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Bonds of trust : the origins of tanomi shōmon and the mechanisms of trust and cooperation in early modern Japan Orihara, Minami


This dissertation involves an examination on the social mechanisms of trust and cooperation in Tokugawa society from the unification in the early seventeenth century through the end of the samurai rule in the late nineteenth century. In this project, I examine nearly seven hundred Tokugawa-period agreements, namely Bonds of Trust (tanomi shōmon), to understand how they emerged and buttressed social cohesion in early modern Japan. They were written promises primarily used to elicit cooperation within a group of Tokugawa villagers when they stood in resistance to competing groups and samurai feudal rule. In my discussion that centers on their connections to ukebumi (“letters of acceptance”) and kishōmon (“divine oaths”)—the contracts of ancient origin which traditionally employed the threat of divine punishment as a deterrent to defection—I shed a light on the new function of these Bonds of Trust by examining how they rose in dominance over the covenant with kami and buddhas and emerged as a secular institution for meting out rewards over the course of Tokugawa period.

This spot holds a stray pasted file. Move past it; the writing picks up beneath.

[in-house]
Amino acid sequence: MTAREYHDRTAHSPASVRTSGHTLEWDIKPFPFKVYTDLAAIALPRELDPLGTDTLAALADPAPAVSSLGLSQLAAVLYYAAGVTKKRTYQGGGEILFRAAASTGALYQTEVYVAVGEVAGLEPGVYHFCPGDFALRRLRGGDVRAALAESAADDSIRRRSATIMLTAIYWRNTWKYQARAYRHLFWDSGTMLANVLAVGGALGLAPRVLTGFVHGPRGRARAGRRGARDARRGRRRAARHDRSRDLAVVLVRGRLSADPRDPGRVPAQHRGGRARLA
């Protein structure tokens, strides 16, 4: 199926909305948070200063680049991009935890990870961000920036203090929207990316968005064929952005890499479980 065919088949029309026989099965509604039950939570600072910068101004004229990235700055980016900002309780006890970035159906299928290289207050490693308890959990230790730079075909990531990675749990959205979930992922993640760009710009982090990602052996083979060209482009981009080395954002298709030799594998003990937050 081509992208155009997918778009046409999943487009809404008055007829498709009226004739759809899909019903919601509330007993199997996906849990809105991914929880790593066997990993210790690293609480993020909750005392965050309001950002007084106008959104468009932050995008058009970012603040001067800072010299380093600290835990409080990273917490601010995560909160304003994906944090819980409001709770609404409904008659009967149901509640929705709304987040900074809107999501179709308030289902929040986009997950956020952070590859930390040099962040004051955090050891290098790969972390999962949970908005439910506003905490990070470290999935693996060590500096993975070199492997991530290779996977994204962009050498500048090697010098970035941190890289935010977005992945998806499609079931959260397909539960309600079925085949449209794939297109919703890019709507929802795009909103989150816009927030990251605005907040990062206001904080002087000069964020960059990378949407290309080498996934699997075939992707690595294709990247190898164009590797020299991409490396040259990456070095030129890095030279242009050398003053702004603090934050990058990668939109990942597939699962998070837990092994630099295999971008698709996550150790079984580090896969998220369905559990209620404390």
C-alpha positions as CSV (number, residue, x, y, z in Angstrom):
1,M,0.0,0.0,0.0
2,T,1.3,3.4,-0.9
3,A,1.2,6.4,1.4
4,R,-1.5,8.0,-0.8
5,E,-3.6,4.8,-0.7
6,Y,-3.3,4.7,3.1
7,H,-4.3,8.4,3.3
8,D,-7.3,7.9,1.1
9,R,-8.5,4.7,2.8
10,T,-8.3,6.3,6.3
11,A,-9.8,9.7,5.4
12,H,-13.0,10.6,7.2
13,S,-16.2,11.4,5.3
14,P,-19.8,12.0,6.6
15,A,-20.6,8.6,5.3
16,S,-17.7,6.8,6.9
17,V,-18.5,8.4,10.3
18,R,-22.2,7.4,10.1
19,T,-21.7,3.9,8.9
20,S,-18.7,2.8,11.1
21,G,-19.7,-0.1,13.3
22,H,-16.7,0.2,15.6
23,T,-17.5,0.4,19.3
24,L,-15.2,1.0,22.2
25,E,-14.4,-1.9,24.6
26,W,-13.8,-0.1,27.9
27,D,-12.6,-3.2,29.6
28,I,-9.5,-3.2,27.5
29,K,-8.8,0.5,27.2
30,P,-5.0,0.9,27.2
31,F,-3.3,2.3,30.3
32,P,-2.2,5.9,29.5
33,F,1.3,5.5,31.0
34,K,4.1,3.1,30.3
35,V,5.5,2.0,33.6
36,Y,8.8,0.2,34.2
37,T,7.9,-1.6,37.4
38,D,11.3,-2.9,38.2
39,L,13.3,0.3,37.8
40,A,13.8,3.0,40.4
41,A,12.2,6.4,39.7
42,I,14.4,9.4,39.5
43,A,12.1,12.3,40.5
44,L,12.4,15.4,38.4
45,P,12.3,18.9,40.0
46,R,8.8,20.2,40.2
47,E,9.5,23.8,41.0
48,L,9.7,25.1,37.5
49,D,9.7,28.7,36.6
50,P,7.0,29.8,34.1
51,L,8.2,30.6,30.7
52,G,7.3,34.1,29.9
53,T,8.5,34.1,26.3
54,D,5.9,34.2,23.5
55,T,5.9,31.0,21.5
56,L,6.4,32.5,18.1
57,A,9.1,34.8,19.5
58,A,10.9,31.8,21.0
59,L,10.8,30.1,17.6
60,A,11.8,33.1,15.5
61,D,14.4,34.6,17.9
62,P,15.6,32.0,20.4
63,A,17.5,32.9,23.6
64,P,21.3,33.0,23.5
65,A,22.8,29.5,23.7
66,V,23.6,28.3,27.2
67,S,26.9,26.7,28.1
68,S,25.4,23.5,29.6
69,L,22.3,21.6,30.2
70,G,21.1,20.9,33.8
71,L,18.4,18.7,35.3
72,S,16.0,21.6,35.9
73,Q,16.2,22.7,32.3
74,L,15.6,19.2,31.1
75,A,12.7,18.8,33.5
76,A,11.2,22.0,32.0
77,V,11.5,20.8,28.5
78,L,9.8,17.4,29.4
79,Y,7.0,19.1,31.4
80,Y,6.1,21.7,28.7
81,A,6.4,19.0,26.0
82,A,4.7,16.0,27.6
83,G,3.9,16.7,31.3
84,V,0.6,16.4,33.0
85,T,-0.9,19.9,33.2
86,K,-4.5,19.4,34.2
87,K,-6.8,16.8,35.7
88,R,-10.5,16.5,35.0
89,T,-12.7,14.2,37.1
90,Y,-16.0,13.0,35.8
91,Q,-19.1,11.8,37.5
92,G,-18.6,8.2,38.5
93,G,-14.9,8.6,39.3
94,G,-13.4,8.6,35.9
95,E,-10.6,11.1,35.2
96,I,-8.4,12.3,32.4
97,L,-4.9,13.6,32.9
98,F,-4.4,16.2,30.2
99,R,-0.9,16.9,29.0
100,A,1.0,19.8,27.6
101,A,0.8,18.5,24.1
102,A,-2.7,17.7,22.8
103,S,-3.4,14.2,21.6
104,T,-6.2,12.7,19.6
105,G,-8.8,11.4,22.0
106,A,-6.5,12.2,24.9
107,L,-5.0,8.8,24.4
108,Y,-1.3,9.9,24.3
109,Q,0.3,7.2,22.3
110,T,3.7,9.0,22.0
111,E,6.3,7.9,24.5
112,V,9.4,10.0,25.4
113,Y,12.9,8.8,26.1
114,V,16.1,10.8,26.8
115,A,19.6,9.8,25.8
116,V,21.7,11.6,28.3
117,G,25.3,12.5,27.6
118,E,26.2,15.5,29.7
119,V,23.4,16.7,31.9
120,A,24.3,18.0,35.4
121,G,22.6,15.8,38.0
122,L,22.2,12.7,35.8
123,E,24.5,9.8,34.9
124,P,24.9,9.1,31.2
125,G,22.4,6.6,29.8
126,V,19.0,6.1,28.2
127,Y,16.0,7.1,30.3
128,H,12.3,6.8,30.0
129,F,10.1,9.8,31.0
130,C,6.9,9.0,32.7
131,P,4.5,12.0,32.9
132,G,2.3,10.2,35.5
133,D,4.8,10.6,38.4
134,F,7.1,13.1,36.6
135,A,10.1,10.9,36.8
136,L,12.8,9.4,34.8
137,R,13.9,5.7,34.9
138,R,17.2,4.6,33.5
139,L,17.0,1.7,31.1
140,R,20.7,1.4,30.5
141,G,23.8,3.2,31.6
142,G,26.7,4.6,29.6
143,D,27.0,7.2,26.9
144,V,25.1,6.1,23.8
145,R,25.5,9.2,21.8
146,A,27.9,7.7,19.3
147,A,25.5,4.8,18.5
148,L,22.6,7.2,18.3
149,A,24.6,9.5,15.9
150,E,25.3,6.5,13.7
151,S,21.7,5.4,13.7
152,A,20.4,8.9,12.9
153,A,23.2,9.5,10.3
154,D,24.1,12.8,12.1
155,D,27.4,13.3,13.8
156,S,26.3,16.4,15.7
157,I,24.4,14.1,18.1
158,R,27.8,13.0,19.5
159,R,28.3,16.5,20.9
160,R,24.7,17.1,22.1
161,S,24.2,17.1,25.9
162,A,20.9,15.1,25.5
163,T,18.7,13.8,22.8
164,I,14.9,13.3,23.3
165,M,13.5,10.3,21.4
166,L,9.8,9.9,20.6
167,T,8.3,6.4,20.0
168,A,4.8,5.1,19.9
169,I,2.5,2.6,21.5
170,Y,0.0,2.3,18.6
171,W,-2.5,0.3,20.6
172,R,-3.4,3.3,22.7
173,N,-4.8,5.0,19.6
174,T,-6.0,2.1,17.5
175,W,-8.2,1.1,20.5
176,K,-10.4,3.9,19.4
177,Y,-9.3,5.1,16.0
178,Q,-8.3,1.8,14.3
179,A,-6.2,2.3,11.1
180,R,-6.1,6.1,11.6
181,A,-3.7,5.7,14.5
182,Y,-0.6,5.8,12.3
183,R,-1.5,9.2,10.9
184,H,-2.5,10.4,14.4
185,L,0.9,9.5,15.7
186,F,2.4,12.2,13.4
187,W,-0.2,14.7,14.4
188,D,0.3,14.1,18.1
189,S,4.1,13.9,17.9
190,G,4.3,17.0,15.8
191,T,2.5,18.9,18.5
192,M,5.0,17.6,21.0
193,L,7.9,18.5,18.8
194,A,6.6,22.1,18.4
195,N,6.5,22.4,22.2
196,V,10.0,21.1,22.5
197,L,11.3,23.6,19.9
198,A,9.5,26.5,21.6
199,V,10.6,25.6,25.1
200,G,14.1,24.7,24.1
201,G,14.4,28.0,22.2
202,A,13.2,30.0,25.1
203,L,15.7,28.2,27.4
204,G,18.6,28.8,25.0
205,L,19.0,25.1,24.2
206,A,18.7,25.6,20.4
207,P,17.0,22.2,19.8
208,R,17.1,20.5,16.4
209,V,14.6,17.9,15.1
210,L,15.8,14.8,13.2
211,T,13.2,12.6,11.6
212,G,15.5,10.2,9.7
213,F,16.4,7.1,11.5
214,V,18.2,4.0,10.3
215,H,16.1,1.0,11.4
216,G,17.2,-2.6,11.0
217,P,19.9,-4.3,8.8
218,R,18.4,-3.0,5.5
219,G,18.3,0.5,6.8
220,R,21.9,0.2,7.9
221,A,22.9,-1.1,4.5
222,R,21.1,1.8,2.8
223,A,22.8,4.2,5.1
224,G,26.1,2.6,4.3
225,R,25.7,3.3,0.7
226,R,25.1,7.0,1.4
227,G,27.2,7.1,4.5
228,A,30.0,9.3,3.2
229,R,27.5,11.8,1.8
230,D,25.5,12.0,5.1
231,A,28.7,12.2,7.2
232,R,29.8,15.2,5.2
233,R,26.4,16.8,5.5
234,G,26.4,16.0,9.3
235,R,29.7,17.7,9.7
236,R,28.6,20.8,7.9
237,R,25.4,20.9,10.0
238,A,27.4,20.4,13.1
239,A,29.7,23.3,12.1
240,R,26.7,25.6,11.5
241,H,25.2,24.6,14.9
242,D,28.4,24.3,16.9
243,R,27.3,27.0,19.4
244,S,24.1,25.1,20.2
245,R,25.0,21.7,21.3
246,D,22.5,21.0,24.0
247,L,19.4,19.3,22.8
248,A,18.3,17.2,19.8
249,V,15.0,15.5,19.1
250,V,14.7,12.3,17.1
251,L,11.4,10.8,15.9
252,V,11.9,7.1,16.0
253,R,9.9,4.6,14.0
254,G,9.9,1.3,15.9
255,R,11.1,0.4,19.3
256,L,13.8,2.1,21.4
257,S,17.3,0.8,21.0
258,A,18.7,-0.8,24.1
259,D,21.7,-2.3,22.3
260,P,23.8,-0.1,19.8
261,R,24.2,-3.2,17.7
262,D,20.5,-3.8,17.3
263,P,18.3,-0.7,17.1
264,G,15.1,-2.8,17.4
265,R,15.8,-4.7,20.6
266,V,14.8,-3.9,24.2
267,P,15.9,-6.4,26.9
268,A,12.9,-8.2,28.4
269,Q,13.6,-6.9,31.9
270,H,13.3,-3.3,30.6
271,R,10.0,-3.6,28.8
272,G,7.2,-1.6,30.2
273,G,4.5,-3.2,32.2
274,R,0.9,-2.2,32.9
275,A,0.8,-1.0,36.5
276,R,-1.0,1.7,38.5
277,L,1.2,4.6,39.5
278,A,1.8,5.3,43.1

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Attribution-NonCommercial-NoDerivatives 4.0 International